Andy also talked about his BUDS training. BUDS is the 180-day Navy Seal training/nightmare that every Navy Seal has gone through to earn that title. There is a week of that time called Hell Week where for 7 days the drill instructors do everything they can to make you quit. During this time Andy said he knew that they had to feed him every 4 hours, so he figured that if he could just make it to the next meal then he would be fine. 4-hour increments got him through that experience. He didn’t plan out 180 days and make sure that he got to bed early and took his multivitamin every day. He just kept his head down and knew that if he kept his end goal in mind, and made it to the next meal, he would succeed. This is a principle that I know a lot of us can benefit from. We so often try to plan out every aspect of our lives and if something in that plan doesn’t go right then we just give up and say, “we tried”. Bullshit. In the words of a small, green Jedi master, “Do or do not, there is no try.” We need to have goals in mind and create a game plan for them, but sometimes things don’t go according to plan and we have to be resilient enough to accept it and adapt our plan to a new course. The world is constantly changing around us and if we are unable and unwilling to change with it then we will be left behind because the rest of the world isn’t going to wait for you to catch up. If you have an off day or make a mistake, that’s OK. Accept failure, re-strategize, keep your head down and work, and just get to that next meal.


I’m sure many of you have heard me talk about this metaphor because I love it so much. Every time I explain it to someone I get goosebumps and can feel the adrenaline start to pump through my veins. Did you know that dominoes can knock over something 1.5x their size and weight? Starting with a standard-sized domino and continuing that exponential rate of growth, the 24th domino will be the height of the Empire State Building and the 27th will be the height of Mt. Everest. Nothing more than a simple flick of the first domino will knock all of those down, BUT they must fall sequentially. We must apply this mindset when we set goals for ourselves. If we are trying to lose weight or get stronger we have to be mindful of this process. You aren’t going to lose 30 pounds or PR by 50 pounds on your back squat in one night. You must make a plan, stick to it, and over time you will knock down those dominoes. Find your first domino and find your last domino and then knock the first one over, move to the next one, knock it over, and repeat the process until Mt. Everest is flat on its ass. Here’s a video that demonstrates this process for those of you who need some visual reinforcement.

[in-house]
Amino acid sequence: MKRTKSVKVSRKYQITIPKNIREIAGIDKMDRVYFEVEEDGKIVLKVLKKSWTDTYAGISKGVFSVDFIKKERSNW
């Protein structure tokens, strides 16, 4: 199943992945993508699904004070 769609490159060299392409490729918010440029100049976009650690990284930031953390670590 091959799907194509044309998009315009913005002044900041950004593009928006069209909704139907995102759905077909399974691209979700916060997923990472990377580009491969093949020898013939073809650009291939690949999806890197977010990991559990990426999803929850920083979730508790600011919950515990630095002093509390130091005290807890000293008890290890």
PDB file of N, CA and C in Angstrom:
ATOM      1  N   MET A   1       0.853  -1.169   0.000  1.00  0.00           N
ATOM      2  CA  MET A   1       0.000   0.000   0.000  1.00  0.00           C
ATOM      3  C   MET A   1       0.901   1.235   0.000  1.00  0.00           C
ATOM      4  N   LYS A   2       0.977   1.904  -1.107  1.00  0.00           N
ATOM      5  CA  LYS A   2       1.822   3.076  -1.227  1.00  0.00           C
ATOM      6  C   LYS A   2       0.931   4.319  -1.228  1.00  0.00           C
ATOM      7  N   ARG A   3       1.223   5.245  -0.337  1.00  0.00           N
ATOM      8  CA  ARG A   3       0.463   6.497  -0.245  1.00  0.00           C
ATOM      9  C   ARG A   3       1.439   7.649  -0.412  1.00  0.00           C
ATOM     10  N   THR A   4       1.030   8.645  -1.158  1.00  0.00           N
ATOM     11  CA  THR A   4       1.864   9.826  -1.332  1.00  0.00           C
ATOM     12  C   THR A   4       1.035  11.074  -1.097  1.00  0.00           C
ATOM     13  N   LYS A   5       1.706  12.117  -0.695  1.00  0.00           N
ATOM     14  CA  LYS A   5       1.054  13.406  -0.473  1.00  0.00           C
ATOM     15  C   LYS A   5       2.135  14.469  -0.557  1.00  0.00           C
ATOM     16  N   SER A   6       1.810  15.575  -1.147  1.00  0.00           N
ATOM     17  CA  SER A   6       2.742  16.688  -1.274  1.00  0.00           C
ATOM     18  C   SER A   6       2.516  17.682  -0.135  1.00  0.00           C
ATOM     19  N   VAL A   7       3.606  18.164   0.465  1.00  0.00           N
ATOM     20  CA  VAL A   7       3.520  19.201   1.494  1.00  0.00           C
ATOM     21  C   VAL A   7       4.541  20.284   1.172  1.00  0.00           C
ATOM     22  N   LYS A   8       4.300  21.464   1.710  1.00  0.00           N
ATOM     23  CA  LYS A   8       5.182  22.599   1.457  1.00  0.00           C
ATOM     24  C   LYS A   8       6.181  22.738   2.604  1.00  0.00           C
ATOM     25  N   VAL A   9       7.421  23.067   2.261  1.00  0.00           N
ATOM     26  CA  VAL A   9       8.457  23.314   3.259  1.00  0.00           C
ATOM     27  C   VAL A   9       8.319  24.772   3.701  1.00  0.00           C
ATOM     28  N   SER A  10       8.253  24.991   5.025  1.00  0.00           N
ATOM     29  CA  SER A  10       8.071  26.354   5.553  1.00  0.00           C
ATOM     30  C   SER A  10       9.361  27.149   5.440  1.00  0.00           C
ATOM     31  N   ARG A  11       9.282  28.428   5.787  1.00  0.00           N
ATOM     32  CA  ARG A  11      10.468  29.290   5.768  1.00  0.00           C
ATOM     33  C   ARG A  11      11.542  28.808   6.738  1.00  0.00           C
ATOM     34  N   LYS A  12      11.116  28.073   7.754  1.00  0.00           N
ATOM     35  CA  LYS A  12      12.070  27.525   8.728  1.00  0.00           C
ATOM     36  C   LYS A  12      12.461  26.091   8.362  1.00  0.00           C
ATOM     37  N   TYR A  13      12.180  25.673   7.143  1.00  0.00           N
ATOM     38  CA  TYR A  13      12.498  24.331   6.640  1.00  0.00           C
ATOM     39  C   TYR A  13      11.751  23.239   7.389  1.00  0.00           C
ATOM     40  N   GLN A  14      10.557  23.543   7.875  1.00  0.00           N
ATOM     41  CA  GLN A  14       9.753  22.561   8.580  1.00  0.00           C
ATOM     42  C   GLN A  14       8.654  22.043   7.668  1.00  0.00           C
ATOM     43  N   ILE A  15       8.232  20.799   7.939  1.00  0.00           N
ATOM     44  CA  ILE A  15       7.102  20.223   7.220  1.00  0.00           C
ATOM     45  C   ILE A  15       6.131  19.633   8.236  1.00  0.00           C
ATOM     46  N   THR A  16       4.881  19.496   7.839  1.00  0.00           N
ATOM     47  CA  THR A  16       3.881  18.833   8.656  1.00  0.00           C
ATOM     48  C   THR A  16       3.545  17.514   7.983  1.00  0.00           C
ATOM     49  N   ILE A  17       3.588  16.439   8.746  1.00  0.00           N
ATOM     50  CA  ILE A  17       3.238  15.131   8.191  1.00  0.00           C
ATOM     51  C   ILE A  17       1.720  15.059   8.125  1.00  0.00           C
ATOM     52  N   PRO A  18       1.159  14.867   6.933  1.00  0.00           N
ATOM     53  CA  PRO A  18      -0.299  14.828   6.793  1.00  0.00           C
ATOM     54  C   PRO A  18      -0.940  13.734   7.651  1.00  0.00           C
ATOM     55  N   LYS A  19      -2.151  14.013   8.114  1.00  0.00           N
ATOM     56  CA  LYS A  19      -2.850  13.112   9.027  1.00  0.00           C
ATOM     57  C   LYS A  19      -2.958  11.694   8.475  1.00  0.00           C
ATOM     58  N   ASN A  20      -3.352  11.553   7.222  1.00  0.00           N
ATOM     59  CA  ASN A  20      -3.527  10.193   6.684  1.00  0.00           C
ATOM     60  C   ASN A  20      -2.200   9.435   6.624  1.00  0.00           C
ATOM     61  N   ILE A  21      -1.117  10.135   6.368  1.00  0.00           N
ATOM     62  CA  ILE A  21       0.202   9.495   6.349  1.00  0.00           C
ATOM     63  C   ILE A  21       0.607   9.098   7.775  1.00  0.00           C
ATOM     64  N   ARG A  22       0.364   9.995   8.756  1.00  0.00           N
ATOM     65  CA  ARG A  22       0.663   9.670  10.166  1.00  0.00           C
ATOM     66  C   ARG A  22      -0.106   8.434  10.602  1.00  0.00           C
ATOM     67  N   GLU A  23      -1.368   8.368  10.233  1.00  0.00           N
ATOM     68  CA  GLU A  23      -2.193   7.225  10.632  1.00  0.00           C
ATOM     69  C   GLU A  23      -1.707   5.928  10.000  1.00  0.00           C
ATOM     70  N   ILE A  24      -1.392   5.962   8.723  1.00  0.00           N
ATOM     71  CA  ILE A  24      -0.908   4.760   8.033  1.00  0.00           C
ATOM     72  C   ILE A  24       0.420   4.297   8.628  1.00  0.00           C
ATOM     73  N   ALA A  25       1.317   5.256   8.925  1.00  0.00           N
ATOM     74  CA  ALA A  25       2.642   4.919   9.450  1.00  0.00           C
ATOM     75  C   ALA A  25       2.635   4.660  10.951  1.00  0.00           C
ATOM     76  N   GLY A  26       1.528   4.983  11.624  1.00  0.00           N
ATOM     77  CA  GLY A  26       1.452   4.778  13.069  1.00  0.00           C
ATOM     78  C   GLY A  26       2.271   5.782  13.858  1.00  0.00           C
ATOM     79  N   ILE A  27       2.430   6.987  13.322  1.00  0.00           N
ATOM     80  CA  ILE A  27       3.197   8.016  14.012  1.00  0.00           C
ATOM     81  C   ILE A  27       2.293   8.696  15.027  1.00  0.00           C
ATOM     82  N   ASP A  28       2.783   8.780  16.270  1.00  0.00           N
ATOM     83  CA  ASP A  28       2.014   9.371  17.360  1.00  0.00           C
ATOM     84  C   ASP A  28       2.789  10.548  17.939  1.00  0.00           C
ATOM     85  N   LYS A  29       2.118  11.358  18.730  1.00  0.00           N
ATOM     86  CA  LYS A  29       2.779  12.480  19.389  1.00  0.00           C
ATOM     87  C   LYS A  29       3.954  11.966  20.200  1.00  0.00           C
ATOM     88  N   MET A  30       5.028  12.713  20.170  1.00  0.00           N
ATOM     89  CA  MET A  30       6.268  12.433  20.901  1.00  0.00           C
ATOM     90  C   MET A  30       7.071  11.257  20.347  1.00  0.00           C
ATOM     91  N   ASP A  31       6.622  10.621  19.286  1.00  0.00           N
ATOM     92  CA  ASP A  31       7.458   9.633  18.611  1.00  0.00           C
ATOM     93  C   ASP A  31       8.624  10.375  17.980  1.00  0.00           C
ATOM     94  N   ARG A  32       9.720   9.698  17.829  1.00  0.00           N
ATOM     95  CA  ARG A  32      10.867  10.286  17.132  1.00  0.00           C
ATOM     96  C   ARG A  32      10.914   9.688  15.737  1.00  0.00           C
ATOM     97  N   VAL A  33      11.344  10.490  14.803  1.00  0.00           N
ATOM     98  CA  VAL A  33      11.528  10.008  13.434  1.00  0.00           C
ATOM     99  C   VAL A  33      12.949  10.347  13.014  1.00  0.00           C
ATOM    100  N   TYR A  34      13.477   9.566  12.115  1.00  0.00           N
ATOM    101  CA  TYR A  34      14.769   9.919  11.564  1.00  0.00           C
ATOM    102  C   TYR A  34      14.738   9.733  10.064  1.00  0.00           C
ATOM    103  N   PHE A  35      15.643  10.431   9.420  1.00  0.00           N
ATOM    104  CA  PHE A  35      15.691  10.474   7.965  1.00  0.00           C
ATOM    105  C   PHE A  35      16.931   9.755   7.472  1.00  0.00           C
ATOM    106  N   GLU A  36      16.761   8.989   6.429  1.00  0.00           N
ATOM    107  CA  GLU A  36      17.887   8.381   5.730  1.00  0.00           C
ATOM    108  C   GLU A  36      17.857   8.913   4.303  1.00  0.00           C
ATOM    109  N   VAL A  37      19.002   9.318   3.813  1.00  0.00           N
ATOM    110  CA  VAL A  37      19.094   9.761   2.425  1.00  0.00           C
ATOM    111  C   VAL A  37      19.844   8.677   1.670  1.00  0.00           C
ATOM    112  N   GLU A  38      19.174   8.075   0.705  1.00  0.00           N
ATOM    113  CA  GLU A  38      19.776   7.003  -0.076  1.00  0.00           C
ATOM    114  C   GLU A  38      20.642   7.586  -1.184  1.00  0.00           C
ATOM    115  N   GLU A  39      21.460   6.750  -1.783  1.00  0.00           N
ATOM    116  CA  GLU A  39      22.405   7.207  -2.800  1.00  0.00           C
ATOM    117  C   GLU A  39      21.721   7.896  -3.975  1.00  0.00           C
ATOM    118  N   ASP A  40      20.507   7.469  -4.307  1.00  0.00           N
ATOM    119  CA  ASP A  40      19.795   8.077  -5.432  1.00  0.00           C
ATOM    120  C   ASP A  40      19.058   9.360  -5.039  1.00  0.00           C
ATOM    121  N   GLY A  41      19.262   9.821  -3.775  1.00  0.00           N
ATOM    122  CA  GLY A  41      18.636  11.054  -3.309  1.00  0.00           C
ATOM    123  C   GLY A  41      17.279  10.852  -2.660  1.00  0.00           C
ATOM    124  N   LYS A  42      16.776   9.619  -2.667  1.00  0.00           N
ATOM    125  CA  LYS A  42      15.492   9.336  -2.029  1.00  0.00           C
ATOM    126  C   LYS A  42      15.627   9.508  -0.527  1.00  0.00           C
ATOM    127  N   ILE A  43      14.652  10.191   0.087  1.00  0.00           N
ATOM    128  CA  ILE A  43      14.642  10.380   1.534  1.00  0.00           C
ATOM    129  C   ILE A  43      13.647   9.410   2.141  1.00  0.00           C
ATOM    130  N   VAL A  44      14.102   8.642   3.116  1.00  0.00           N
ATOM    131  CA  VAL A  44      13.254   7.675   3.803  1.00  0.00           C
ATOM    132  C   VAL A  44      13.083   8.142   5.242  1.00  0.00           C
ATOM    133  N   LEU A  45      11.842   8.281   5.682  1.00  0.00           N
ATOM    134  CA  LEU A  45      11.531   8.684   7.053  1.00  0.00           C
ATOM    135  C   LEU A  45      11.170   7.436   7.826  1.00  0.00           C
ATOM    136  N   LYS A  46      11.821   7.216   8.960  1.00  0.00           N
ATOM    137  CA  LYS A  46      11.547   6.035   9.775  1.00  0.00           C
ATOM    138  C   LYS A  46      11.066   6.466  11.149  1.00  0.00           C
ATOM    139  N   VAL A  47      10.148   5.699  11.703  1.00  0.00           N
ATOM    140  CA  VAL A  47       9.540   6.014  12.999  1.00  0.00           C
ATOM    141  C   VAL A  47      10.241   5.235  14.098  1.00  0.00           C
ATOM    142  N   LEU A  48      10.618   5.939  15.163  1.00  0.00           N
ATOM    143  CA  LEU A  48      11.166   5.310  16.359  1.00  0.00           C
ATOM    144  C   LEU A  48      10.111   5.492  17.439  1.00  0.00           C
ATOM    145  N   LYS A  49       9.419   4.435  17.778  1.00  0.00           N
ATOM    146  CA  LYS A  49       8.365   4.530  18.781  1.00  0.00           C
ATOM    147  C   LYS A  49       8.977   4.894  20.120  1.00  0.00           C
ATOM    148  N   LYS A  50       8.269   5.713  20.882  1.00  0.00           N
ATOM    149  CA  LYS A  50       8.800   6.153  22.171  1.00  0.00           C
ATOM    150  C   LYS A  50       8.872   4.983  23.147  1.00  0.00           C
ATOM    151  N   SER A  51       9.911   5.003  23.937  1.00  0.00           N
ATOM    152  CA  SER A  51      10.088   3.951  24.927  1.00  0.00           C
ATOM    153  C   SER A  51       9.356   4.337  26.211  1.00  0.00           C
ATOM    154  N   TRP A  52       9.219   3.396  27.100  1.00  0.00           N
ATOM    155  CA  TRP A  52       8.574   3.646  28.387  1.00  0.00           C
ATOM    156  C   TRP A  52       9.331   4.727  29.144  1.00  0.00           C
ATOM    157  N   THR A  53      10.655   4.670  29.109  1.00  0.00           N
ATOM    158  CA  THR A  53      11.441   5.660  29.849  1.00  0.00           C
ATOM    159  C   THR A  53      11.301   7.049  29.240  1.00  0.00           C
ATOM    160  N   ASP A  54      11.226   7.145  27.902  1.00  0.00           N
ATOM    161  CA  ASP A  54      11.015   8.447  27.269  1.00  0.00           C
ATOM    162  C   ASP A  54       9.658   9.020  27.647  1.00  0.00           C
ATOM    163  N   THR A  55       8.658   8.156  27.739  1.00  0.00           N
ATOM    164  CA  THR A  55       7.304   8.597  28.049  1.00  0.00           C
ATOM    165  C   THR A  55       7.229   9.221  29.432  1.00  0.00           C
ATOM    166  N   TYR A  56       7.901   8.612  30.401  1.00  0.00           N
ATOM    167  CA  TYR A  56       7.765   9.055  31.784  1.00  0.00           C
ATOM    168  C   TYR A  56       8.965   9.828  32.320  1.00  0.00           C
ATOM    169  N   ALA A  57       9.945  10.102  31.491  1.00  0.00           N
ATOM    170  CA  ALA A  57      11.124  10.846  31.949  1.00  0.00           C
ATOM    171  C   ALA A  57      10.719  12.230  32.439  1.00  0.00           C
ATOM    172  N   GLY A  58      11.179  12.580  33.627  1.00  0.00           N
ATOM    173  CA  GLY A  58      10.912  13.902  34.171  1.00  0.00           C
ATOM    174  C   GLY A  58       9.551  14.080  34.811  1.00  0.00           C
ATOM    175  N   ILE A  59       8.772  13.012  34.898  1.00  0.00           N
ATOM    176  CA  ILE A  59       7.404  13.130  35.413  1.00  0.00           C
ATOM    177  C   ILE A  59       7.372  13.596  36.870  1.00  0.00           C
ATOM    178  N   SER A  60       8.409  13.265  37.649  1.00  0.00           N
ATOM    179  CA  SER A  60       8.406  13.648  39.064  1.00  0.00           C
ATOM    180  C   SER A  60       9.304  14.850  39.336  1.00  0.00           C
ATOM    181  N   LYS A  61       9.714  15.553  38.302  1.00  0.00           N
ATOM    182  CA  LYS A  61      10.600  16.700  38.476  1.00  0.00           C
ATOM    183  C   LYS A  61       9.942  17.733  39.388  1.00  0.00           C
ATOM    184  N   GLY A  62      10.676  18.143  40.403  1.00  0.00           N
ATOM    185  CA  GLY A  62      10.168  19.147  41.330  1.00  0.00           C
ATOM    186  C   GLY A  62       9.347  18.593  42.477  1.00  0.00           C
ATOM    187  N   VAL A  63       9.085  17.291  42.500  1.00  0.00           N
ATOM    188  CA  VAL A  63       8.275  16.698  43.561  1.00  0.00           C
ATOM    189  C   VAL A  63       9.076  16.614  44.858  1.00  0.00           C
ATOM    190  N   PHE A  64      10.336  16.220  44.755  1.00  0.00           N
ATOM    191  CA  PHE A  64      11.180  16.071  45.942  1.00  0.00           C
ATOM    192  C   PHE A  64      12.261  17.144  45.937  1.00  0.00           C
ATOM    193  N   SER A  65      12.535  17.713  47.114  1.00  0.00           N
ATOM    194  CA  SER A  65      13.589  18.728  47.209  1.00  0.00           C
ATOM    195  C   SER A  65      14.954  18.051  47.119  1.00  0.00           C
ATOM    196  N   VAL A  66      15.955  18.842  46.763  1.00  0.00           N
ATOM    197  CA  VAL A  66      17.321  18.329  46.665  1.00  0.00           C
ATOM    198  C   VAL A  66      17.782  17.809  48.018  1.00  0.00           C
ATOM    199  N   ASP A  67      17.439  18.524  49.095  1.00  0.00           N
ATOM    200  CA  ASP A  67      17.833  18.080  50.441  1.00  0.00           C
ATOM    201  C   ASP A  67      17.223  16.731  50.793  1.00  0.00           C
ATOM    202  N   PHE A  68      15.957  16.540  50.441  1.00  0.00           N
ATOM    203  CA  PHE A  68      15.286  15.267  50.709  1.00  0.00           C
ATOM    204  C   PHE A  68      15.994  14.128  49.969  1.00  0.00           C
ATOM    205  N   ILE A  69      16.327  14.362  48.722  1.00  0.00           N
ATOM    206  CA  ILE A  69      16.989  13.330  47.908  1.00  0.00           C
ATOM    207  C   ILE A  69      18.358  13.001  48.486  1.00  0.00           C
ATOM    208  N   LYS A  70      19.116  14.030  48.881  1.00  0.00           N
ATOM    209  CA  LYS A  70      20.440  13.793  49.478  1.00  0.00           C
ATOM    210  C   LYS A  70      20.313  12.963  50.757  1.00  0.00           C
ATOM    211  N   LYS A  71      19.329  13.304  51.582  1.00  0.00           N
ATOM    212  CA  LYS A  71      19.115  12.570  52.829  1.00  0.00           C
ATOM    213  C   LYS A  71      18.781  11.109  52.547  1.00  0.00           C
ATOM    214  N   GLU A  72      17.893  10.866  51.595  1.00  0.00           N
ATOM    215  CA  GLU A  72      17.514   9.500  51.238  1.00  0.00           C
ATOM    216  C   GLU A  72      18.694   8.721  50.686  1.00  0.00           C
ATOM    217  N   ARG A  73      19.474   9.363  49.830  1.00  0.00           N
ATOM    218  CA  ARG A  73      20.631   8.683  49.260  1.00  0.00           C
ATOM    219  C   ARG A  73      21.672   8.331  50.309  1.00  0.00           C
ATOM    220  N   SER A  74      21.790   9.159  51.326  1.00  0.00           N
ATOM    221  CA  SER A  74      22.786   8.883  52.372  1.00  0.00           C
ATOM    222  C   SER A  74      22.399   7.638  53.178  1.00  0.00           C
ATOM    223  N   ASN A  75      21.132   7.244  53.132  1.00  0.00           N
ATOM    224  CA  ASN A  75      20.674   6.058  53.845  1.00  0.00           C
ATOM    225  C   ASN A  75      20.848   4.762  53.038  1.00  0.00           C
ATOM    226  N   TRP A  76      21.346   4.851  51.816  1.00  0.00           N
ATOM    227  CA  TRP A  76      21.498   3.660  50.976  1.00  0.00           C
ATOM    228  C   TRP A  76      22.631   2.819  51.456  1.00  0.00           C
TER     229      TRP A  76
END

Now, with all of that being said it is important to remember that the middle dominoes play an integral role in goal setting/achieving. With the not so recent rise in social media use, there is a disconnect in how hard work WORKS. We so often see the pictures of someone’s before and after fitness/weight loss challenge, which are awesome and inspiring, but we don’t see the countless hours they spent working out, cooking their food, weighing their food, and the hundreds of times they had to deny themselves that Cinnabon or giant pretzel from the mall. Those countless moments and experiences are what got them to their goal, what made them who they are, and what made them RESILIENT. Imagine two hills with a valley in-between them. At the top of one hill is where you are at now and the other is where you want to be. The valley in-between those hills are where you grow as a person and make real change to your character. To quote Andy, “You find yourself in the valley of setting your goal and achieving it”. Don’t shy away from that valley, but sprint down that hill and embrace the change that you so desperately need in your life.


If you’ve managed to read this far I want to say both thank you and congratulations. I majored in Kinesiology, not creative writing, so this was a little outside my comfort zone, but I if I can inspire just one of you with these words then I have succeeded. I hope that everyone was able to pull something out of my ramblings and can use this information to kick 2018’s ass. If you wake up every day and put work into your personal growth, you will succeed. Set up your dominoes and knock that first one over for me.

-Jake Luecke
New Member Manager, CrossFit and Launch Coach
CF L1, CSCS, Power